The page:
Beekeeping in May

 
May flowers are popping up everywhere and your hives are busy. The bee population is expanding rapidly and there’s plenty to do for every member of the hive, plus the avid beekeeper.

May: Bees

Now the activity really starts hopping. Be prepared; May is a major swarming month. Overwintered hives may reach 80% of their full strength by mid-May. The Queen will be approaching her maximum rate of egg laying and new hives will be building comb as fast as they can. Established hives will be busy collecting nectar and pollen, which will now be abundant and coming into the hive fast.

May: Beekeeping

If you weren’t able to get to it last month, a good spring cleaning is needed, as soon as possible. Clean the bottom board, reverse and inspect the brood boxes. Clean up burr comb and more.

Look for queen activity and evaluate brood pattern. Continue feeding until they stop taking it or until you install honey supers. This is especially important for new hives as they are building comb and raising brood with every available resource.

Be aware of swarm indicators and control protocols. For existing hives, it’s critical that you monitor and add supers as needed; otherwise, your hive may swarm if it’s strong and growing. When inspecting, look for swarm cells on the bottom of frames. Remove them if you can, but your best option is to monitor and add supers before they feel congested and start making swarm preparations. If the hive is very congested, you can also consider some form of checker boarding. At the same time, check the ventilation. Inadequate ventilation (too hot) can lead to swarming as well.

Before putting on honey supers, start monitoring for Varroa mites and treat (if needed). With some treatments – such as Mite Away Quick Strips – it’s fine to have honey supers in place when treating. Non-chemical IPM methods can be used anytime. Consider drone frames and powdered sugar dusting (If using drone frames, don’t forget to remove and freeze them every 21 days or else you will greatly increase your varroa mite population.). If you treat for AFB, EFB, and Nosema, follow the instructions carefully and have treatments completed before installing honey supers (per product instructions). Newly established hives probably will not need any treatments during the first spring.

Be prepared to add additional hive bodies (if necessary) when 80% of frames are capped. Check new hives every week to 10 days to ensure that the queen is laying and you have good a brood pattern. Even new packages should have the second brood box on by the end of the month.

Keep your veil tight, your smoker lit, and your hive tool handy. It’s just good beekeeping!

Estimated time needed: 4-5 hours*

May: Checklist

Test and treat (if needed) for Varroa Mites. Read labels carefully and don’t contaminate your honey crop.
Feed 1 gallon of Fat Bee Liquid Feed every 10 days
Feed 1-2 lbs of Fat Bee Pollen Supplement every 10 days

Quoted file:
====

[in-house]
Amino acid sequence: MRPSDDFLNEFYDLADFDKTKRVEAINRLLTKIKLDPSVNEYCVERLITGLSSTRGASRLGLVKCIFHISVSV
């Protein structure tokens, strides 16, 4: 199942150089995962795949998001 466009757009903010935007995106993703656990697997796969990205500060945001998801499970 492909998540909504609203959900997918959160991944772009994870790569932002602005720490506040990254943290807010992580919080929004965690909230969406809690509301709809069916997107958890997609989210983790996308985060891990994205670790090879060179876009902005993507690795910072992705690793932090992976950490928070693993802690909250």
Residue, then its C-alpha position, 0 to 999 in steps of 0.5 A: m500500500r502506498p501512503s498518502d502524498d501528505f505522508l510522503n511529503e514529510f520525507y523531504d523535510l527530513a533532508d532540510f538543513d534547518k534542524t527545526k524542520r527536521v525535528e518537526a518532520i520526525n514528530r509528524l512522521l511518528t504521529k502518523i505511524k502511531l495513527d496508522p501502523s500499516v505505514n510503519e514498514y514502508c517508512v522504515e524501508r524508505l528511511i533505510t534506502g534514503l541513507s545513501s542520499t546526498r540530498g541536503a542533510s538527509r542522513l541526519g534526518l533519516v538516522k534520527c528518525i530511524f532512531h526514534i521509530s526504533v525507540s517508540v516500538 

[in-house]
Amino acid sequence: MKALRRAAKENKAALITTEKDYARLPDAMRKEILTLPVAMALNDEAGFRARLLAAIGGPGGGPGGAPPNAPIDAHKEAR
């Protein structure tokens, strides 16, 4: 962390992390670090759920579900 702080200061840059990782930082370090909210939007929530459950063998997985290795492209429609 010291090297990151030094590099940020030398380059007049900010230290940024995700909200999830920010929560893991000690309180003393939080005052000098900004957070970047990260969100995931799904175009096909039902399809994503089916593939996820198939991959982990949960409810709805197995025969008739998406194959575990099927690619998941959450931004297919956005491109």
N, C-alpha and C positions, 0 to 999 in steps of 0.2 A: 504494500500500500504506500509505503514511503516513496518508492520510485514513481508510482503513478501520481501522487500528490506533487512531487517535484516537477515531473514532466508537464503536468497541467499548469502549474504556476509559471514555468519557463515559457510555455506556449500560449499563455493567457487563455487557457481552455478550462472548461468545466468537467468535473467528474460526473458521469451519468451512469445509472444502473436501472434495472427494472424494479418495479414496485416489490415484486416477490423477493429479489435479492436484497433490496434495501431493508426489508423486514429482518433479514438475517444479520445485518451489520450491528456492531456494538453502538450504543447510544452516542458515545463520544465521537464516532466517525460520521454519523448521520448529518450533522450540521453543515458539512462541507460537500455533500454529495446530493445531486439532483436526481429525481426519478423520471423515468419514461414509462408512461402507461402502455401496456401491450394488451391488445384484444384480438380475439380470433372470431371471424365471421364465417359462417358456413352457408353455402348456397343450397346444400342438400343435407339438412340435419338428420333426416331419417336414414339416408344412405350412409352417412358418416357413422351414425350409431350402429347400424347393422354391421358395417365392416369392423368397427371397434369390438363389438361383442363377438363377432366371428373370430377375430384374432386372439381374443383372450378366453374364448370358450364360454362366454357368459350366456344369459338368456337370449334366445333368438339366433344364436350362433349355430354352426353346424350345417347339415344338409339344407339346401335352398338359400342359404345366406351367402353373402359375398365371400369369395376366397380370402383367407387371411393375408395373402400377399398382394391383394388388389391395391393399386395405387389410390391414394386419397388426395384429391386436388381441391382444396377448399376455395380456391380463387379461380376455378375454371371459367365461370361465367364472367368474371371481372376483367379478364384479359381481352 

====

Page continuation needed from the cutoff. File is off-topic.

Check Queen for brood pattern
Check bee hive for health
Provide a fresh water supply (daily)
Apply second treatment of Salvation Salve
Attend your local bee club meetings or workshops

 

Flowers Bees Love in Spring

*Bloom times vary depending on the variety, seasonal weather and elevation.

Perennial Flowers
    Alexanders
    Anemone
    Beardtongue
    Bergenia
    Bleeding Hearts
    Brunnera
    False Indigo & Wild Indigo
    Goat’s Beard
    Hepatica
    Jacob’s Ladder
    Lupine
    Peony
    Phlox
    Pincushion
    Poppy (California Orange)
    Poppy (Shirley & Mix Colors)
    Prairie Smoke
    Scorpionweed
    Snapdragon
    Spiderwort
    Waterleaf (Flower & Borage Herb)
    Wild Geranium
    Wild Onion & Wild Garlic (Flower & Edible Root)

     

    Shrubs
      Chokecherry
      Currant
      Honeysuckle (Vine or Shrub)
      Lilacs
      Redtwig Dogwood

       

      General Notes

      Weather is the ultimate calendar when taking care of bees. Depending on the weather and your bee type, the time frame for activities should be adjusted earlier or later as necessary. You will have more success adapting to the bee’s schedule, rather than them adapting to yours.

      Beekeepers are many and varied; some choose a hands off approach, while some are very hands on. Some choose to medicate and others are using other Integrated Pest Management (IPM) methods which do not include medication. Whatever your preference, you can and should adapt this calendar to fit your needs. Thank you for keeping bees, and let us know if you have any questions regarding your hive. We’re always happy to help.

      *Time estimates do not include equipment repair and cleaning or honey extraction.

       


      Information for this article was provided by Kent Mickelsen, Utah Certified Nurseryman, IFA Country Store; Utah State University Extension; and Slide Ridge Honey in Mendon, Utah.

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